Q - Tuna Amobi

Okay and that's very helpful, and yes then. Just a quick follow-up; if you assume that, first of all, the premise that the attendance is in a secular decline, I guess you would agree with that, right?

A - Michael Campbell

No, I don't think so. I mean, we don't believe that the attendance decline is necessarily secular. In fact if you look back over the last 30 years, there have been comparable periods where you had multi-year declines in attendance followed by a rebound, which would indicate that it is more of a cyclical issue, not secular. That being said, what we did say earlier is we're not oblivious to the technological issues that surround our business, including shorter windows, including better home systems and different factors around our business. But we believe those to be minor factors, not the major cause in the attendance decline.

Q - Tuna Amobi

Thanks a lot.

Operator

Our next question is coming from Mr. Jeff Logsdon with Harris Nesbitt. Please state your question.

Q - Jeffrey Logsdon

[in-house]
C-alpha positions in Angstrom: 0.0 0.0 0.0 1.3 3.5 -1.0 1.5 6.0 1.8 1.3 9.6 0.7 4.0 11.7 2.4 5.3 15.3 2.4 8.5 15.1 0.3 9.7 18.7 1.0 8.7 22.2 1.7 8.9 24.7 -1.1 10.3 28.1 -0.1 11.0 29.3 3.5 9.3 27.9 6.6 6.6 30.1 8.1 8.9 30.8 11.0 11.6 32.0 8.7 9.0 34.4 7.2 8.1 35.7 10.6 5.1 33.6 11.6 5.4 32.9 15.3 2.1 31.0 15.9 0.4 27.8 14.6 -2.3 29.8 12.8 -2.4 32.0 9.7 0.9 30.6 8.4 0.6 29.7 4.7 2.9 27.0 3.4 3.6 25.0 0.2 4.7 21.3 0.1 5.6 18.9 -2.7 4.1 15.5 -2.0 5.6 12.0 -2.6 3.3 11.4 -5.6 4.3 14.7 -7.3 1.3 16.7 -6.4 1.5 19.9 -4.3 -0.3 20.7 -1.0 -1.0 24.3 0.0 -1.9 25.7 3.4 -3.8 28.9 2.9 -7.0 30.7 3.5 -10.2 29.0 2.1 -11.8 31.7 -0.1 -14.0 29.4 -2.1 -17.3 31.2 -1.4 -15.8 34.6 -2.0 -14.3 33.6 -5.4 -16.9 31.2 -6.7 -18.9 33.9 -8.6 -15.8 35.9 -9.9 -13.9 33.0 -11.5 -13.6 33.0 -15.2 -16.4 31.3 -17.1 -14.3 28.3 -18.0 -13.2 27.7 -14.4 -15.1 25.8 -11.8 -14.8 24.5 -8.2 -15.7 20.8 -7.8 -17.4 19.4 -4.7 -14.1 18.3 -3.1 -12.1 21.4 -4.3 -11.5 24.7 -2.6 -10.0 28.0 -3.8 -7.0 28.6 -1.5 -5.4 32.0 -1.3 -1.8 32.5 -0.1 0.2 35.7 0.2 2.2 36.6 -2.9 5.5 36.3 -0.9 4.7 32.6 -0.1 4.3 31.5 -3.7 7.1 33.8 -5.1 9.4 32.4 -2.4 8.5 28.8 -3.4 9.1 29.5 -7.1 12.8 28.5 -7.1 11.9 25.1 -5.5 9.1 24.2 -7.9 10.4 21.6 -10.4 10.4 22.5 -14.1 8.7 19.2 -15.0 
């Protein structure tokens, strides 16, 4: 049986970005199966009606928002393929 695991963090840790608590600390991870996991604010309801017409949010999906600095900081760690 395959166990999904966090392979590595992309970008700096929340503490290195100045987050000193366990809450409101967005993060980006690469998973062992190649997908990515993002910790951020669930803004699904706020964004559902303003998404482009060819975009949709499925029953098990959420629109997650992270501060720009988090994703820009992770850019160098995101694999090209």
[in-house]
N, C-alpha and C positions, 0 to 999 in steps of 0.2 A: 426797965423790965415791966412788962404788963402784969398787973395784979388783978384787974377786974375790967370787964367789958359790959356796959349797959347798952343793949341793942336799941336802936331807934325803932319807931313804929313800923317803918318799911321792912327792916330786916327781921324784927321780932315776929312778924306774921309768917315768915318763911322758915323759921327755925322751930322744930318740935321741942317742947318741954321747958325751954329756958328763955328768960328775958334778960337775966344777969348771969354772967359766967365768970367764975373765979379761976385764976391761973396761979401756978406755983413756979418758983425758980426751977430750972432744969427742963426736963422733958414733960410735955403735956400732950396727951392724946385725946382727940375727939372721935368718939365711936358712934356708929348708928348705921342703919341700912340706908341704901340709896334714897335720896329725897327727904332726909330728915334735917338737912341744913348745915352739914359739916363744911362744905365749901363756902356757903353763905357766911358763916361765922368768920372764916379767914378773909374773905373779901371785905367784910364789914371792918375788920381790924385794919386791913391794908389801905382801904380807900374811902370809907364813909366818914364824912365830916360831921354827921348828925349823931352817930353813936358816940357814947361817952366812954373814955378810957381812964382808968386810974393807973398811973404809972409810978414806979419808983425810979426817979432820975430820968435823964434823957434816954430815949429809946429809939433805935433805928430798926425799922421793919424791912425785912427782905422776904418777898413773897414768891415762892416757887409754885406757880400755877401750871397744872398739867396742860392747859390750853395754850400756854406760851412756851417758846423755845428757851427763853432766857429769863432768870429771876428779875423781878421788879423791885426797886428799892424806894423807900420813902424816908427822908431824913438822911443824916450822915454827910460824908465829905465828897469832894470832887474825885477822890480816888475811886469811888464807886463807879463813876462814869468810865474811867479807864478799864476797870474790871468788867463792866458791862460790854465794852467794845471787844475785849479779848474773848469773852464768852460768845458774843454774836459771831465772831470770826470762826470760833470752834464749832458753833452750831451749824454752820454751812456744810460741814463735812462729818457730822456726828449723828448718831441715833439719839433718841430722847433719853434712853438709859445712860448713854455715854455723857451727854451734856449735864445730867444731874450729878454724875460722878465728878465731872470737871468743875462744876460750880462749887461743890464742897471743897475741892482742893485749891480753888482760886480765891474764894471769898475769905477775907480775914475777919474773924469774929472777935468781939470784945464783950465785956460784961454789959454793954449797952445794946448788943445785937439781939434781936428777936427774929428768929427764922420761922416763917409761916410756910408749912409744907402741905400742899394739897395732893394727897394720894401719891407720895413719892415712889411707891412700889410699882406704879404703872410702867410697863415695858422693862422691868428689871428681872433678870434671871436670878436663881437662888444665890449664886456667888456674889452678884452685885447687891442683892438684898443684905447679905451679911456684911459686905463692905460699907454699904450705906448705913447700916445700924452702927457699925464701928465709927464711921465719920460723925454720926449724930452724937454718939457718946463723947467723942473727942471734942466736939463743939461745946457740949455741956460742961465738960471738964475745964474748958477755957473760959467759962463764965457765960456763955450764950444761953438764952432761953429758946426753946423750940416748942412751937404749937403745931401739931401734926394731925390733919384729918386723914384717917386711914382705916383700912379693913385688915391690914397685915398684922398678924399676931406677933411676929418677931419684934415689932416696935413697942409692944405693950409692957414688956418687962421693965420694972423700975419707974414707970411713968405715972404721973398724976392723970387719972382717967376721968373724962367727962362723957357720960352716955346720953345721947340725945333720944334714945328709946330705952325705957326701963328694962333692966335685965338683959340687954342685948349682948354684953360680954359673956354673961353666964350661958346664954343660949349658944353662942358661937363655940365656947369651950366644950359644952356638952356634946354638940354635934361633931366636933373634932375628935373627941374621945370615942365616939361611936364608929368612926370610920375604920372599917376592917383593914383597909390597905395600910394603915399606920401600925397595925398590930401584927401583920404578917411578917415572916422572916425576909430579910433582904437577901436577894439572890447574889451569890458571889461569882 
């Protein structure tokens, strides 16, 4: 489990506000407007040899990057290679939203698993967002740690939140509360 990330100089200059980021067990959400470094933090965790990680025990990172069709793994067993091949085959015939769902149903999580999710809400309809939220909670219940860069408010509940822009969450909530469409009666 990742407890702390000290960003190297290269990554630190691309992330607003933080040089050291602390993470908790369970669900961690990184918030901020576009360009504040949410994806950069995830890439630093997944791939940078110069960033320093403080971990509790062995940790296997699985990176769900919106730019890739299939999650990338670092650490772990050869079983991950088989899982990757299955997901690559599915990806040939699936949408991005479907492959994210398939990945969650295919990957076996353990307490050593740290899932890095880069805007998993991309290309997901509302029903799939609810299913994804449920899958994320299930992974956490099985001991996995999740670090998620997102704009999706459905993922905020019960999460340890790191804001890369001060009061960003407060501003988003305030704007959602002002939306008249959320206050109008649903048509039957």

Anything changing on the cost side of the equation this next year -- energy costs, insurance costs, vendor costs? Any vendor contracts coming up for renewal this next year?

A - Amy Miles

Jeff, not kind of materially, I mean, I guess obviously energy cost, you see some increases there with respect to I mean, natural gas. So you could see some increase in energy costs. I wouldn't think that -- I'm not trying to say that that is material. But when you are looking at our overall cost structure, our utilities represent anywhere from, say, $30 million to $35 million. So that is the cost that I would be talking about increasing. And then the rest of the increases should really be no more than inflationary for this fiscal year, there is no upcoming changes or any kind of trends that would need to be thought of from a modeling perspective.

Q - Jeffrey Logsdon

Secondly, I know this is a long way out, but as you think about the digital cinema initiative and kind of the current plans that are floated around in terms of financing, what happens at the end of the theoretical 10-year period? How do you guys balance kind of the 2K versus 4K, 4K not being really as utilizable on as bigger screens as you have in a lot of your theaters? Can you give us some of the dynamics around your thinking on some of this?

A - Michael Campbell